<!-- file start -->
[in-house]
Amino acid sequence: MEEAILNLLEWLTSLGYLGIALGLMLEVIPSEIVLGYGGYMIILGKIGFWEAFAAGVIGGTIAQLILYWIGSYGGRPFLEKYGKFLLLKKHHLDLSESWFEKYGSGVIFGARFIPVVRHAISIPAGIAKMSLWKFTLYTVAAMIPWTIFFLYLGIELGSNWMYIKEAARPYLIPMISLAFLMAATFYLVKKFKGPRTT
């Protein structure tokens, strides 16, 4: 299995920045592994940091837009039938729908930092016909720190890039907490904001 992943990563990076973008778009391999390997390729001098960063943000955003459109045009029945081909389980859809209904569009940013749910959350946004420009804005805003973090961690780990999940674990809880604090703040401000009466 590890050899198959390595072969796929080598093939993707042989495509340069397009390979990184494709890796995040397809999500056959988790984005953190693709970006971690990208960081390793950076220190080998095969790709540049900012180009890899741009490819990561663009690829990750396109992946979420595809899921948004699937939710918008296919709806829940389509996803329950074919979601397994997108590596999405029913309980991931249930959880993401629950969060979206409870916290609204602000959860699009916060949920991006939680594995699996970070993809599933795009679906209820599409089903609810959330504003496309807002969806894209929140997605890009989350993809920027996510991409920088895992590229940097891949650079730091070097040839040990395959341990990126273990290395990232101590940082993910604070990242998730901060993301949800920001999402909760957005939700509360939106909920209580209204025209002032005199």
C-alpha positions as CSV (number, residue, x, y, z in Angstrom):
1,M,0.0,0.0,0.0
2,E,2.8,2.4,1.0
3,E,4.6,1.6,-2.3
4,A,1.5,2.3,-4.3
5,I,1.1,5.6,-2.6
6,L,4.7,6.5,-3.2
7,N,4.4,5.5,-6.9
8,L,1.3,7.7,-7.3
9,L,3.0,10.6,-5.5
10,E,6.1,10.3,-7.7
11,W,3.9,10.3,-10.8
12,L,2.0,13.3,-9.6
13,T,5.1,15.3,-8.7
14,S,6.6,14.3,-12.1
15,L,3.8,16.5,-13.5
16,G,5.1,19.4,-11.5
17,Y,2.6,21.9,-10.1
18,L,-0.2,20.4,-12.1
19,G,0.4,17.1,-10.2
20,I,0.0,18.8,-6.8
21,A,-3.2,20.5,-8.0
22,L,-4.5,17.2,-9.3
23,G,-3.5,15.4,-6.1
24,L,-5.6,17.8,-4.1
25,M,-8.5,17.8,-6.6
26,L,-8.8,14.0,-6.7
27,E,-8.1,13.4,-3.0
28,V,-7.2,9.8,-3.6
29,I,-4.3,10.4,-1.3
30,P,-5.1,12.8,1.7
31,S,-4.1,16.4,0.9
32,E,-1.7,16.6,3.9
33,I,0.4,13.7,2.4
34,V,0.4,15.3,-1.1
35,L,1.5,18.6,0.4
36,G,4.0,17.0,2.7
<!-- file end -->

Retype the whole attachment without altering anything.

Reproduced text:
[in-house]
Amino acid sequence: MEEAILNLLEWLTSLGYLGIALGLMLEVIPSEIVLGYGGYMIILGKIGFWEAFAAGVIGGTIAQLILYWIGSYGGRPFLEKYGKFLLLKKHHLDLSESWFEKYGSGVIFGARFIPVVRHAISIPAGIAKMSLWKFTLYTVAAMIPWTIFFLYLGIELGSNWMYIKEAARPYLIPMISLAFLMAATFYLVKKFKGPRTT
């Protein structure tokens, strides 16, 4: 299995920045592994940091837009039938729908930092016909720190890039907490904001 992943990563990076973008778009391999390997390729001098960063943000955003459109045009029945081909389980859809209904569009940013749910959350946004420009804005805003973090961690780990999940674990809880604090703040401000009466 590890050899198959390595072969796929080598093939993707042989495509340069397009390979990184494709890796995040397809999500056959988790984005953190693709970006971690990208960081390793950076220190080998095969790709540049900012180009890899741009490819990561663009690829990750396109992946979420595809899921948004699937939710918008296919709806829940389509996803329950074919979601397994997108590596999405029913309980991931249930959880993401629950969060979206409870916290609204602000959860699009916060949920991006939680594995699996970070993809599933795009679906209820599409089903609810959330504003496309807002969806894209929140997605890009989350993809920027996510991409920088895992590229940097891949650079730091070097040839040990395959341990990126273990290395990232101590940082993910604070990242998730901060993301949800920001999402909760957005939700509360939106909920209580209204025209002032005199």
C-alpha positions as CSV (number, residue, x, y, z in Angstrom):
1,M,0.0,0.0,0.0
2,E,2.8,2.4,1.0
3,E,4.6,1.6,-2.3
4,A,1.5,2.3,-4.3
5,I,1.1,5.6,-2.6
6,L,4.7,6.5,-3.2
7,N,4.4,5.5,-6.9
8,L,1.3,7.7,-7.3
9,L,3.0,10.6,-5.5
10,E,6.1,10.3,-7.7
11,W,3.9,10.3,-10.8
12,L,2.0,13.3,-9.6
13,T,5.1,15.3,-8.7
14,S,6.6,14.3,-12.1
15,L,3.8,16.5,-13.5
16,G,5.1,19.4,-11.5
17,Y,2.6,21.9,-10.1
18,L,-0.2,20.4,-12.1
19,G,0.4,17.1,-10.2
20,I,0.0,18.8,-6.8
21,A,-3.2,20.5,-8.0
22,L,-4.5,17.2,-9.3
23,G,-3.5,15.4,-6.1
24,L,-5.6,17.8,-4.1
25,M,-8.5,17.8,-6.6
26,L,-8.8,14.0,-6.7
27,E,-8.1,13.4,-3.0
28,V,-7.2,9.8,-3.6
29,I,-4.3,10.4,-1.3
30,P,-5.1,12.8,1.7
31,S,-4.1,16.4,0.9
32,E,-1.7,16.6,3.9
33,I,0.4,13.7,2.4
34,V,0.4,15.3,-1.1
35,L,1.5,18.6,0.4
36,G,4.0,17.0,2.7